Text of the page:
The labour party leadership in Ireland has always been a small, rather politically inept group of intellectuals. Unlike the British labour party there is no symbiotic relationship between the unions and their party, and at present union and party leadership seem to be drifting further apart. There is, however, no comfortable place for disaffected labour voters to go. Both of the major parties are conservative and have no historic attraction to Labour. The two tiny left wing parties, official Sinn Féin and the communist, are beyond the pale because of their quote atheist unquote approach which does not go down in this catholic country.

At present it seems that Labour will either stay about the same or perhaps increase slightly in next year’s election, maintaining enough seats to constitute the balance of power. However, labour disaffection could result in a lost election for the coalition if Labour voters show their dissatisfaction by shifting their second preference votes to Fianna Fáil.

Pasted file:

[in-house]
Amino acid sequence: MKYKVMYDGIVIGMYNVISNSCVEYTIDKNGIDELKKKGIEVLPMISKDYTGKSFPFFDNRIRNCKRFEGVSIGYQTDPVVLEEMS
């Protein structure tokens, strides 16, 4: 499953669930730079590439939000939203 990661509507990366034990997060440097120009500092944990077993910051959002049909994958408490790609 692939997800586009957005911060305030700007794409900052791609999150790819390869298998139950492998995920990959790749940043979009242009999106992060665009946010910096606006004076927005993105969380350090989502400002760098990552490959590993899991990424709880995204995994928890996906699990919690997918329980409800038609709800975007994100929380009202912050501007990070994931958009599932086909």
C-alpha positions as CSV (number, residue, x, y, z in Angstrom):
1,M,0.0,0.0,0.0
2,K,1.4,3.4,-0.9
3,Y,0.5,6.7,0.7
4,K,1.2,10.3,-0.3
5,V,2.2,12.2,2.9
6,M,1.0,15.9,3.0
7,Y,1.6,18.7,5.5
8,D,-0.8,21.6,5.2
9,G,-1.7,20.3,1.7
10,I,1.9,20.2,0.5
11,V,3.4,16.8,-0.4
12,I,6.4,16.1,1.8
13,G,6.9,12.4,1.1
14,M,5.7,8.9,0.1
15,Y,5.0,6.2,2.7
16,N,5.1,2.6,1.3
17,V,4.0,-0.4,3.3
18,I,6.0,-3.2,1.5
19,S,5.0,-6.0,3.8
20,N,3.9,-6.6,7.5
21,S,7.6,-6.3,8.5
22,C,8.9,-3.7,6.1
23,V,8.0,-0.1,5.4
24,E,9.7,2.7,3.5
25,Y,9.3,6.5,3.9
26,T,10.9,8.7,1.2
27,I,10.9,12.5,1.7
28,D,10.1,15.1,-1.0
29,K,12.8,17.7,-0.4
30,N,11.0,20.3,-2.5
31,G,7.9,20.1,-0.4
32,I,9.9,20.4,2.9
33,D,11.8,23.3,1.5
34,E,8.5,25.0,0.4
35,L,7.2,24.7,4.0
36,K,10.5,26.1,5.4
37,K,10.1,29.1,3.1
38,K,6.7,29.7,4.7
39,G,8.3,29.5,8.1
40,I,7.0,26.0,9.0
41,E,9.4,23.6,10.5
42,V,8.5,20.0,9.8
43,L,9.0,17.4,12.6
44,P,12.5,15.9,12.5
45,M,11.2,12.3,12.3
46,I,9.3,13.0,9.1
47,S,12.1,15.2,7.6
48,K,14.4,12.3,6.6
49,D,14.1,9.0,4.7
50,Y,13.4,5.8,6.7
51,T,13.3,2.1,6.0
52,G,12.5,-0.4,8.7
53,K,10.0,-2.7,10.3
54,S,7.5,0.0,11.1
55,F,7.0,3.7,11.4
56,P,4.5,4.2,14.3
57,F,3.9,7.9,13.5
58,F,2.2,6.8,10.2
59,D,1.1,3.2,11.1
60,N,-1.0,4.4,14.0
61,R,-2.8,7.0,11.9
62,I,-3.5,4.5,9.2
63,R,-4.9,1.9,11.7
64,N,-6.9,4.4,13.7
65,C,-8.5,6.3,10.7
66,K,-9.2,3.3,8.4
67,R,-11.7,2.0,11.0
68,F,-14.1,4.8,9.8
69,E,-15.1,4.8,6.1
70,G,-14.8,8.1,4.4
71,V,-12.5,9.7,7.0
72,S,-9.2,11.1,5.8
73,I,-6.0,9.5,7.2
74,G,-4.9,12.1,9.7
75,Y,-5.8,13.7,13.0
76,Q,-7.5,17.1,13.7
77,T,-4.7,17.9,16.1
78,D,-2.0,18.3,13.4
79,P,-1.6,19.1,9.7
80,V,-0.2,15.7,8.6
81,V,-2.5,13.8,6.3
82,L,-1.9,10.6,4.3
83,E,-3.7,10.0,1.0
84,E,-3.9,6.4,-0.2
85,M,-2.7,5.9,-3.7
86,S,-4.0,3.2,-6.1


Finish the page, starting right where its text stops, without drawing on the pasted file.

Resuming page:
I wasn’t aware of these older cables until reading this fascinating LRB piece on Assange. The period released covers Kissinger’s time as Secretary of State and 1973 to 1976 was an equally interesting time here at home. I have compiled what’s there on the McGee case for rabble and will be taking a look at the Sinn Féin split and other matters over the next few days. 

Europe’s Violent Memories February 21, 2014

Posted by WorldbyStorm in History.
1 comment so far


“The Lockout And Its Heritage” 6th February The Teachers’ Club January 26, 2014

Posted by irishelectionliterature in History.
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A poster advertising “The Lockout And Its Heritage” with speaker Rayer O’Connor Lysaght which is in The Teachers’ Club, Parnell Square on the 6th of February.
Many thanks to the sender.

Stories of the Congress ….. January 3, 2014

Posted by irishelectionliterature in History, Religion.

Two small excerpts from a 1932 edition of a Hong Kong Catholic Magazine ‘The Rock’ which was a special issue covering The Eucharistic Congress which came into my possession today.


Social capital? January 2, 2014

Posted by WorldbyStorm in European Politics, History, The Left.

There was a curious and thought provoking piece on Slate some time back on the issue of social capital. It argued that the contemporary concentration on civil society may be a little awry. Now, let’s start by noting that for some on the right this approach would be a boon.